Helium: Striving for Accuracy in Community Journalism

Community journalism sites, allowing users to write and publish stories, are flourishing. But their biggest problem is accurancy. One site, Helium, has an interesting way of attaining it -- by paying bloggers believed to write high-quality entries.

Web sites that let their users write and publish news stories are flourishing (In fact, as my colleague Catherine Holahan writes today, MSNBC just purchased such a site, Newsvine.)

One issue with these sites, of course, is, How do you make sure your users write accurate and high-quality entries? One site, Helium, has come up with an innovative solution: Its community rates stories on the site based on quality — and the contributors’ pay is based on these ratings. The higher-quality your story, the higher portion of the company’s ad revenues you get.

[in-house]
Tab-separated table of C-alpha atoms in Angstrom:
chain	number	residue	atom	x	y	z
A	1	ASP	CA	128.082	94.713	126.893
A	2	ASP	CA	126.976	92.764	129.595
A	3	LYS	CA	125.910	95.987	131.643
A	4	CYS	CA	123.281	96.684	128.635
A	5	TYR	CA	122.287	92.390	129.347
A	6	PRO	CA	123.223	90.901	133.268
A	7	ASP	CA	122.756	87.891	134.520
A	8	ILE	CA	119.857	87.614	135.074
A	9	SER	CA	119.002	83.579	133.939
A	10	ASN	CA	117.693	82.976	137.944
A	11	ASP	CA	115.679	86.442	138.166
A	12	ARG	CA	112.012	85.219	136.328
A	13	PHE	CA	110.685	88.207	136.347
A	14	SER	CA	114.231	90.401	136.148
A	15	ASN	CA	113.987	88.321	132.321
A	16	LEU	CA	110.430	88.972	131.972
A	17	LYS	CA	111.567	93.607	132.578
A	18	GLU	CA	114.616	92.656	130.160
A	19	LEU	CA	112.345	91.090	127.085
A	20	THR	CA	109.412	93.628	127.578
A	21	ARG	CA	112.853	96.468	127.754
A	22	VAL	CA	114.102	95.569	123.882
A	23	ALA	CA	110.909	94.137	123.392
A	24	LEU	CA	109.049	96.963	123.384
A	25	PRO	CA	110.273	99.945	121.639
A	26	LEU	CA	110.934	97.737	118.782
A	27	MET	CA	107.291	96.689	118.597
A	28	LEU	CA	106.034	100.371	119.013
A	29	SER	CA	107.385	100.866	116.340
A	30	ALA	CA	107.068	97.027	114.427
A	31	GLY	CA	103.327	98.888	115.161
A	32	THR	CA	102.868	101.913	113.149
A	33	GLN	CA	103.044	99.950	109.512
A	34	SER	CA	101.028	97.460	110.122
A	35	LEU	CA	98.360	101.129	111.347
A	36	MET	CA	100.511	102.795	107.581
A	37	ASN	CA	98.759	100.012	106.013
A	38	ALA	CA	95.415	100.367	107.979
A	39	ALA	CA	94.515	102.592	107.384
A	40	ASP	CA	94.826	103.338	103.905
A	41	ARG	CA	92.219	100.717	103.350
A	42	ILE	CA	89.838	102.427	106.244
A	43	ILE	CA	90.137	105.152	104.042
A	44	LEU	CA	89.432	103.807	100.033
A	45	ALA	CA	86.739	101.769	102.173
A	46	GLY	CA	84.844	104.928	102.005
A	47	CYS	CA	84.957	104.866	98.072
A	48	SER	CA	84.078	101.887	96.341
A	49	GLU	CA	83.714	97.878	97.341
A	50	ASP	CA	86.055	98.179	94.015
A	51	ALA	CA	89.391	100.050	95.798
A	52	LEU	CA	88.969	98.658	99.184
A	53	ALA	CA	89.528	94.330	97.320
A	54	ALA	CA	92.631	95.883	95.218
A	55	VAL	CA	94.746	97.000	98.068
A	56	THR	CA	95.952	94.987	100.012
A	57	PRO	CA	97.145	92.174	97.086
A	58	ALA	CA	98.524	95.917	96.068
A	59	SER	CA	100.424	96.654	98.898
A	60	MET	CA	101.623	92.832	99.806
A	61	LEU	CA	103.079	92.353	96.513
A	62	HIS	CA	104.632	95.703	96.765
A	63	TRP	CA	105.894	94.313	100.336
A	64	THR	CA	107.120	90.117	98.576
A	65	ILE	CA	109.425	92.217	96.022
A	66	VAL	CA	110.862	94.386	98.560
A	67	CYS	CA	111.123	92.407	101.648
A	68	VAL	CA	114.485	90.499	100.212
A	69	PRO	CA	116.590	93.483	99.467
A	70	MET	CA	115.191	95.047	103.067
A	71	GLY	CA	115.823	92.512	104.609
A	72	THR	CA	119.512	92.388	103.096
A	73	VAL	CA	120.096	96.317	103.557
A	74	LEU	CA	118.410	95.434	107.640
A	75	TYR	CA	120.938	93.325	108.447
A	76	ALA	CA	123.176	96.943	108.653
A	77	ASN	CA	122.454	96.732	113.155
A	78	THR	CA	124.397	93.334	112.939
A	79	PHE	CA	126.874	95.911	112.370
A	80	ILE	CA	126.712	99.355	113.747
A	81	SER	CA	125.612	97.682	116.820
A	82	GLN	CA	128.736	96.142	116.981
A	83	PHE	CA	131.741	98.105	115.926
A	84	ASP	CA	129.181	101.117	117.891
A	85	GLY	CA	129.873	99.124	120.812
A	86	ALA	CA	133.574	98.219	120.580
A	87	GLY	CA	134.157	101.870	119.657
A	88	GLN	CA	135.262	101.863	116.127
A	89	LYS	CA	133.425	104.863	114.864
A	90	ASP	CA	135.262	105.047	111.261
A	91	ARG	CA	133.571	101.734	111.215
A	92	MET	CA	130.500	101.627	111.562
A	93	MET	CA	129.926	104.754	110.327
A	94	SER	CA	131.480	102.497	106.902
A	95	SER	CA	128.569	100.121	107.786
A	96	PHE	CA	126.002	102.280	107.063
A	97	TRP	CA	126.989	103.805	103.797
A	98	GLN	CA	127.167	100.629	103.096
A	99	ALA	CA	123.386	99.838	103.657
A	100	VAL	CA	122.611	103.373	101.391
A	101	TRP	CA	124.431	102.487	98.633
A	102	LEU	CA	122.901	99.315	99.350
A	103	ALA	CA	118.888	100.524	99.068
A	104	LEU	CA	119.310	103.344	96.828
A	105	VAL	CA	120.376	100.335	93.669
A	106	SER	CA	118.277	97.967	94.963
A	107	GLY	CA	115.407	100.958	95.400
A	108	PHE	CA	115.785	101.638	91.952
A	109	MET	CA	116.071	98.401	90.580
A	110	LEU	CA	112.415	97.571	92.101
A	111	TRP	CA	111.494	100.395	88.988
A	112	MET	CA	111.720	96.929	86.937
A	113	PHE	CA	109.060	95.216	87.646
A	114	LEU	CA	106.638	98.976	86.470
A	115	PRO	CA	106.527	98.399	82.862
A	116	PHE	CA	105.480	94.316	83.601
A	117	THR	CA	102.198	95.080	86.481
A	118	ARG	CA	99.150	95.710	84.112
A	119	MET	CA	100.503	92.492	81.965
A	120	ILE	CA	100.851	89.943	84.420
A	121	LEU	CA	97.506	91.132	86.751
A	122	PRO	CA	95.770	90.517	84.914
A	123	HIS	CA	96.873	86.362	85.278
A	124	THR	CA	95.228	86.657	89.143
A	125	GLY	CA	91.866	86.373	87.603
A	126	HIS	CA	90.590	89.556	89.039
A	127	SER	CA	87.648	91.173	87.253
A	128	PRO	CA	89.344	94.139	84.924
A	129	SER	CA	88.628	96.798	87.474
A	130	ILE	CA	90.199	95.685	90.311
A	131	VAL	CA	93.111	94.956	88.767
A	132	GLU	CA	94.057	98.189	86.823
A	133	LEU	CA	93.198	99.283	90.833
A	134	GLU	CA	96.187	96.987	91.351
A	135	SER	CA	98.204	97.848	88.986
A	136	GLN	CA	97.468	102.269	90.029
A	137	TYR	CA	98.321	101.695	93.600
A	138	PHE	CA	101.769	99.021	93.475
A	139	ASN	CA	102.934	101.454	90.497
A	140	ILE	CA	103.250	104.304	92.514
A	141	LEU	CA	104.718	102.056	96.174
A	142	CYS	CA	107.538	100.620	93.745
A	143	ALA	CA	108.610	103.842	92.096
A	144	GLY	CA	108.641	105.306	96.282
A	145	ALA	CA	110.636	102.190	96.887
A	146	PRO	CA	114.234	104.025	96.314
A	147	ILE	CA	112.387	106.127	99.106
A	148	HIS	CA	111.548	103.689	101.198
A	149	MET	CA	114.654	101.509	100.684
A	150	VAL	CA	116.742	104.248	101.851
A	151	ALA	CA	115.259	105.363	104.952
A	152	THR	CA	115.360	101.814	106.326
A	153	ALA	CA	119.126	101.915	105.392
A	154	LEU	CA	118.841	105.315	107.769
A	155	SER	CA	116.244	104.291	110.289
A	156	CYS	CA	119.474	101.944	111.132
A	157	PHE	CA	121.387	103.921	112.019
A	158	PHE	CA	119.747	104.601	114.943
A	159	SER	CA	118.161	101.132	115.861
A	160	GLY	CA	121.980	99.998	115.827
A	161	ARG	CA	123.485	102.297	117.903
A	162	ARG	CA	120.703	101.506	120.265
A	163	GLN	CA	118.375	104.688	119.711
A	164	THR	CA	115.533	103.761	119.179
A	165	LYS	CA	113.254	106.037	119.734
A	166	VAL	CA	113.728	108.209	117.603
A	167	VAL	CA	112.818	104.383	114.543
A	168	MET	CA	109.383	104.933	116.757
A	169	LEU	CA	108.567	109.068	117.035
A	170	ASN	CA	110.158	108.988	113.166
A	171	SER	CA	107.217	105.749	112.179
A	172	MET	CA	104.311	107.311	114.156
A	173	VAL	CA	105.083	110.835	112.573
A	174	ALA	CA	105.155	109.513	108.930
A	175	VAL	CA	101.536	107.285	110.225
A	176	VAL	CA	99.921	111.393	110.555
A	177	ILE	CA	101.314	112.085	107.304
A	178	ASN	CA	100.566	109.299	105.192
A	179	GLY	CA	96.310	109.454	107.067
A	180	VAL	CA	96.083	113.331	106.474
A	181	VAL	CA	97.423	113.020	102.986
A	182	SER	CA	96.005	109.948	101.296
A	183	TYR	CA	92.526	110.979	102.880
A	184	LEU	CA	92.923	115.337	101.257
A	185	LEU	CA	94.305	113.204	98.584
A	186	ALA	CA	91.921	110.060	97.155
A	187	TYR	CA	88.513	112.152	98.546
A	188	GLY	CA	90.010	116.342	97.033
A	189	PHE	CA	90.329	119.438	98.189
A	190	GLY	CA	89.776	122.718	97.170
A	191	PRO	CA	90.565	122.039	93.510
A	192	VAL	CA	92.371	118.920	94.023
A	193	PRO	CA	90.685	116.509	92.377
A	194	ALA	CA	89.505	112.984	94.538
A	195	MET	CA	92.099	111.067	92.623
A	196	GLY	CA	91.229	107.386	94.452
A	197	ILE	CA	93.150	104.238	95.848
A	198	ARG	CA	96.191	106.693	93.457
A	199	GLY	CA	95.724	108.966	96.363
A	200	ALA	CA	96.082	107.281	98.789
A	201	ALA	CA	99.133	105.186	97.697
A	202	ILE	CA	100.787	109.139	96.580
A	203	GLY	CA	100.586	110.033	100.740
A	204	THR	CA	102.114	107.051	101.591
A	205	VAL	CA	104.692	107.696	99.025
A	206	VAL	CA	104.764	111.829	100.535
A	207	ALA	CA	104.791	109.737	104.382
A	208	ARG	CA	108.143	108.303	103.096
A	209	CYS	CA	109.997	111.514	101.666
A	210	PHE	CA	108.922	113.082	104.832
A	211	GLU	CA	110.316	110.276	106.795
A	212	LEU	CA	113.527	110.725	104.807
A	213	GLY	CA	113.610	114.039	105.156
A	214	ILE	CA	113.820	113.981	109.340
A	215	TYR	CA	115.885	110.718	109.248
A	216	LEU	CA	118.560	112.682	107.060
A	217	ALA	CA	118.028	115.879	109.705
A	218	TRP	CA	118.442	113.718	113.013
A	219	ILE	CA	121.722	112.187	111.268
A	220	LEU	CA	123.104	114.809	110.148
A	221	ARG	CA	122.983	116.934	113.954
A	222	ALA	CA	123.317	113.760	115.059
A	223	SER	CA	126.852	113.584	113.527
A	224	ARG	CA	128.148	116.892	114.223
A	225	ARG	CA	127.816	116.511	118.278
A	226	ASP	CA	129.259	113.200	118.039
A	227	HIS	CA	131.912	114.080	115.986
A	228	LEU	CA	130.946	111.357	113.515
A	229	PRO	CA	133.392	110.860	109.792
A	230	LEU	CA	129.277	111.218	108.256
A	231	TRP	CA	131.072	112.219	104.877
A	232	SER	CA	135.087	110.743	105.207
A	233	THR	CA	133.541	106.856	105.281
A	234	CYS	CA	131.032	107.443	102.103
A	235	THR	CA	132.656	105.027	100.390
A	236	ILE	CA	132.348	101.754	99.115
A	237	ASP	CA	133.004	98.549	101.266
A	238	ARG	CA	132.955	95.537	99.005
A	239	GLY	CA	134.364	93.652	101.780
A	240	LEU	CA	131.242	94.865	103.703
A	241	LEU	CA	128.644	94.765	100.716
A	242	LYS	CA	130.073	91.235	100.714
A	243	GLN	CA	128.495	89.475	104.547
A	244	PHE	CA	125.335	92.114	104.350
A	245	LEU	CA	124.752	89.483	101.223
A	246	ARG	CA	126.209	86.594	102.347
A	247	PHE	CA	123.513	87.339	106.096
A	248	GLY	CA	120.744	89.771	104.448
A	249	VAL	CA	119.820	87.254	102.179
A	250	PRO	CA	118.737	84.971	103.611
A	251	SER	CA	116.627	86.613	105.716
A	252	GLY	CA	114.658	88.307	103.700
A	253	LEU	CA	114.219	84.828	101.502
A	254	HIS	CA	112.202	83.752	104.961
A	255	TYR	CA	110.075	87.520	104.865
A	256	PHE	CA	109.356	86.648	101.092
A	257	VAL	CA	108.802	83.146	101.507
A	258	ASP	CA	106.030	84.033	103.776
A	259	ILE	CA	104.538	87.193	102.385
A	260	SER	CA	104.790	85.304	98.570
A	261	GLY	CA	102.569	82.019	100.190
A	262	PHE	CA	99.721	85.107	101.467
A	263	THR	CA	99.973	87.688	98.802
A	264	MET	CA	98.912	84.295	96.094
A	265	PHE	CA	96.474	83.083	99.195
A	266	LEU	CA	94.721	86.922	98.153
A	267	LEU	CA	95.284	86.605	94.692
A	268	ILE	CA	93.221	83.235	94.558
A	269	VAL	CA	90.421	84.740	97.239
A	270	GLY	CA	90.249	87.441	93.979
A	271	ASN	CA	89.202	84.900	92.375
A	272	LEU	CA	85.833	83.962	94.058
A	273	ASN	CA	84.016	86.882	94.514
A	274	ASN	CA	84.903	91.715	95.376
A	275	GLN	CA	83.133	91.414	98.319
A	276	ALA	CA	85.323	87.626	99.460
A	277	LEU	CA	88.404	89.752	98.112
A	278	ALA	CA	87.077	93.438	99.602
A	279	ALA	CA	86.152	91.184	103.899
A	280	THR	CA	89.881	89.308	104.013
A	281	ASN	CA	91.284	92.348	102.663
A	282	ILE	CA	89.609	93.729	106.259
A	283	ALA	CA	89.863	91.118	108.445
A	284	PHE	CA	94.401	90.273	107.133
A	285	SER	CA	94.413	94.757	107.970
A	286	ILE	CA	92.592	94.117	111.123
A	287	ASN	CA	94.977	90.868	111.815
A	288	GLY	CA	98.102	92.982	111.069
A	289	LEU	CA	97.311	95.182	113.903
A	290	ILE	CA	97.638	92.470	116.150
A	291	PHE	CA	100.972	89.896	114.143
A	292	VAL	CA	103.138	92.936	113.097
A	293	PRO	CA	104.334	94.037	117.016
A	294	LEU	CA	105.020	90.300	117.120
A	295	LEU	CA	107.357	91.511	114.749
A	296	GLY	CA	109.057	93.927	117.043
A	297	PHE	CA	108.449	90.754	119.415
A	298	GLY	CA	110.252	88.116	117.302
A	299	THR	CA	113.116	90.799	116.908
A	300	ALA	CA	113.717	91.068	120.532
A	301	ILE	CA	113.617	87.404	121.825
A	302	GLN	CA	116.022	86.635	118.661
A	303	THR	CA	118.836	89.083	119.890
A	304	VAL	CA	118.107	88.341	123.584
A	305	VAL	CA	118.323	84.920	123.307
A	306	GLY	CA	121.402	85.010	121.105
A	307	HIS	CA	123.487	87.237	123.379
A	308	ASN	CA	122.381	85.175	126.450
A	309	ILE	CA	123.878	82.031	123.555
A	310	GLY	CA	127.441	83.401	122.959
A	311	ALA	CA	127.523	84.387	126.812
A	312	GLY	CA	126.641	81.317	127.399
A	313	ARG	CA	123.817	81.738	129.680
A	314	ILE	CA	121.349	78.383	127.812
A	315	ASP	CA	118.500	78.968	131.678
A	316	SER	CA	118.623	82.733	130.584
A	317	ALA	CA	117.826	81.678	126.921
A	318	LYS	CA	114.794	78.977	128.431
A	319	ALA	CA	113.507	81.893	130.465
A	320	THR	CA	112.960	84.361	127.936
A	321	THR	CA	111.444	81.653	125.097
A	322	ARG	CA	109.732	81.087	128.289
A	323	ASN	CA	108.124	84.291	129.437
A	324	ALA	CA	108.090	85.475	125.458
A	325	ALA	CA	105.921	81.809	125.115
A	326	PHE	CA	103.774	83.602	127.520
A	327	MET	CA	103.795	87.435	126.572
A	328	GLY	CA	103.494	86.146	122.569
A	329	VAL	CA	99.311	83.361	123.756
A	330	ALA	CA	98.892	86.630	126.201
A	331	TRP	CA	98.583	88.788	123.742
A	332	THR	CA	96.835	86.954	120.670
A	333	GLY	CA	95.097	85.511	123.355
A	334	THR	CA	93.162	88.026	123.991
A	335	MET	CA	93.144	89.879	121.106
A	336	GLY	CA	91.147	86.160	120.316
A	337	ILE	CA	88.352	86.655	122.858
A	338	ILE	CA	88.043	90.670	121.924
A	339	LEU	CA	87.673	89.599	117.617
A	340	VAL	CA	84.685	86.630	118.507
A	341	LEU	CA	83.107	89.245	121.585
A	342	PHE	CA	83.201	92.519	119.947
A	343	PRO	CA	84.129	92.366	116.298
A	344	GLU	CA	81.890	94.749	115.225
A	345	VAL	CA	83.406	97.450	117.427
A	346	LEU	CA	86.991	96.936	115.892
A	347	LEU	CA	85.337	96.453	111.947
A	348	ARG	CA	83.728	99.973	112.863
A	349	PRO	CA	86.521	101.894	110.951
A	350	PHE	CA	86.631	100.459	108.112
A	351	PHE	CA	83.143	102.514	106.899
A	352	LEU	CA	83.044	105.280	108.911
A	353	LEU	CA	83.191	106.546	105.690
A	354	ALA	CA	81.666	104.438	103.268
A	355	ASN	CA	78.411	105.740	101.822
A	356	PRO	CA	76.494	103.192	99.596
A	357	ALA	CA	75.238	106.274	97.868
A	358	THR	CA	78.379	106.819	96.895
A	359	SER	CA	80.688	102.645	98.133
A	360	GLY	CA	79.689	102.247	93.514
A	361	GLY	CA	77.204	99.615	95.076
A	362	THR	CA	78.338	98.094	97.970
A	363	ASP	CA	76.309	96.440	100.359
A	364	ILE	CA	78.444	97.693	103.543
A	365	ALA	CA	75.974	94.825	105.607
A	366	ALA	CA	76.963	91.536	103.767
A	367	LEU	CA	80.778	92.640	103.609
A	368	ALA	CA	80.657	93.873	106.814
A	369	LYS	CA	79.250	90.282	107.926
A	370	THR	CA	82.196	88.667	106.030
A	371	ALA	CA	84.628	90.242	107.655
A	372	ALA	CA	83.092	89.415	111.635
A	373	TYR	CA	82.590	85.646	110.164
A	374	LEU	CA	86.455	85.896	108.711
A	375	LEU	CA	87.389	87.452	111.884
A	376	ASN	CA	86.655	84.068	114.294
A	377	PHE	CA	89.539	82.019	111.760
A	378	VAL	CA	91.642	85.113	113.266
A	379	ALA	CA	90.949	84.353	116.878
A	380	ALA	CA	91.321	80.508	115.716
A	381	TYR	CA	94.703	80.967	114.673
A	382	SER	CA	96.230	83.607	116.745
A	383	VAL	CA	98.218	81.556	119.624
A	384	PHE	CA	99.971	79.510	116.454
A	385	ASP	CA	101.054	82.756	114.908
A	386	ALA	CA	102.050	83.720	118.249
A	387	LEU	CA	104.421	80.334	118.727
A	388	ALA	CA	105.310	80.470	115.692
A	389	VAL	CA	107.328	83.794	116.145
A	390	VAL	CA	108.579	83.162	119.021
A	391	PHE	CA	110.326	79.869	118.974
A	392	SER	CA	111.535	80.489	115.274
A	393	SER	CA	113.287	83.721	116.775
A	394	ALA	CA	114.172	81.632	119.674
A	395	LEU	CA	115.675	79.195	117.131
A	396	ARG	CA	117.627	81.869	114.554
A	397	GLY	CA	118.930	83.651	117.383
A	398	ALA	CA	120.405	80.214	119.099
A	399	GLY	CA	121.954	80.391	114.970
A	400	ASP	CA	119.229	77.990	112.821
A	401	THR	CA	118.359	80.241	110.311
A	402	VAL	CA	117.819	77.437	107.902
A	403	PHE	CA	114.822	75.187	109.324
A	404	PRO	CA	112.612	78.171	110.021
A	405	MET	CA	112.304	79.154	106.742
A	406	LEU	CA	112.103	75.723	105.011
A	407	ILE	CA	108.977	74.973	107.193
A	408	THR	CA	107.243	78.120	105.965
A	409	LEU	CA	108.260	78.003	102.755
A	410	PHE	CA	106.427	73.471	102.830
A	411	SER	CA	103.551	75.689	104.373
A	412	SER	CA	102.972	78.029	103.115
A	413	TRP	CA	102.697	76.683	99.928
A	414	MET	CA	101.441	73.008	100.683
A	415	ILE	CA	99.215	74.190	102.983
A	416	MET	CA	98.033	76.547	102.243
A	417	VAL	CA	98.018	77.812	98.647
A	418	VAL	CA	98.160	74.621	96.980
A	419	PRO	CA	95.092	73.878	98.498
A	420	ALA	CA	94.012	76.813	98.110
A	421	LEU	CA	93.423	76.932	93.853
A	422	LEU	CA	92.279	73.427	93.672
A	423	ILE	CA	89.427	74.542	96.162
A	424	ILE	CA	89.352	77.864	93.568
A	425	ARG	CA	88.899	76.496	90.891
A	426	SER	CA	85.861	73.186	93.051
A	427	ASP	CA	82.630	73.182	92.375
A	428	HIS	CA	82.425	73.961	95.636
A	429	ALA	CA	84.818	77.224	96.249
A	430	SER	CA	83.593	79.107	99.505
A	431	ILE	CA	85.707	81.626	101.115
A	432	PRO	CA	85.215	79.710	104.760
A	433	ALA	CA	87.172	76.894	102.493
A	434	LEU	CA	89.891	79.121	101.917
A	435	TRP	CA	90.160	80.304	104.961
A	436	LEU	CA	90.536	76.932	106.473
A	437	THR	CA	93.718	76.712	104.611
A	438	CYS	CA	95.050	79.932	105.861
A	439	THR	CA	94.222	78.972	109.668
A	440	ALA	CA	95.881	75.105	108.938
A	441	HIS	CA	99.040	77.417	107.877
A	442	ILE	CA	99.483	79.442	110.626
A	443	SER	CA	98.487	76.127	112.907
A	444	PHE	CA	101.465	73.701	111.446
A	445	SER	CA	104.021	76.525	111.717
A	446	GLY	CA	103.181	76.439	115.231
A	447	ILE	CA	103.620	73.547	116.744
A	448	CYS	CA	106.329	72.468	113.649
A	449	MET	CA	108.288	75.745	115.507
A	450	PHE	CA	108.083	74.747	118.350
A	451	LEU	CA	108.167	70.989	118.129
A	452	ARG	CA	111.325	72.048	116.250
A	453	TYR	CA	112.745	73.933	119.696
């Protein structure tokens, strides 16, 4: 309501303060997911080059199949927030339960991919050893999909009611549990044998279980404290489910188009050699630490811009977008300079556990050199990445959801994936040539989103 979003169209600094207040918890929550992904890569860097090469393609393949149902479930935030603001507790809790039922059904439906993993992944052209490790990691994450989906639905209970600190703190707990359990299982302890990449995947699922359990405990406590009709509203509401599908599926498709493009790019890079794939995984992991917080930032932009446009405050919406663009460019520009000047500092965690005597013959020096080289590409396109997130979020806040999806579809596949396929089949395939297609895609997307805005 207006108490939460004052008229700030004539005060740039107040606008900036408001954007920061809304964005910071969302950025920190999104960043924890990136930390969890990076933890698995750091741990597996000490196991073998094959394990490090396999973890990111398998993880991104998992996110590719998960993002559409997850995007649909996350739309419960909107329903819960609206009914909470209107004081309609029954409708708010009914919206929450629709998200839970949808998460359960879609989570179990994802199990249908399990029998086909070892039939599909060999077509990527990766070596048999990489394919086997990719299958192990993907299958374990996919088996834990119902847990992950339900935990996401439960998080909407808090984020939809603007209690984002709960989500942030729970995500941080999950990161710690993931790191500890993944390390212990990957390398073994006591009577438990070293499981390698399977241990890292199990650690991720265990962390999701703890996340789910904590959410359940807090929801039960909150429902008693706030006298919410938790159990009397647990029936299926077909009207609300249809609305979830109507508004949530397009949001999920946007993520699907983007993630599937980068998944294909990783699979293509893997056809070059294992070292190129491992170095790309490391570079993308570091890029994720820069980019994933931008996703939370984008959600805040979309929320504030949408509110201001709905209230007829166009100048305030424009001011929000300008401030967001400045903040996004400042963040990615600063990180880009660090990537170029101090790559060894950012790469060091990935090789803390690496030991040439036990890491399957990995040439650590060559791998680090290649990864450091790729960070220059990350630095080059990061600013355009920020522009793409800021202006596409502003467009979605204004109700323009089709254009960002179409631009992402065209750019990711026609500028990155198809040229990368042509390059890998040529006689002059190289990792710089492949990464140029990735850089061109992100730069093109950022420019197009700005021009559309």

Alas, today, the site mostly features Google ads. But I’ve also spotted ads for jobs site Monster and Web-calling service Vonage. I wonder just how much the site’s top bloggers do end up getting paid.

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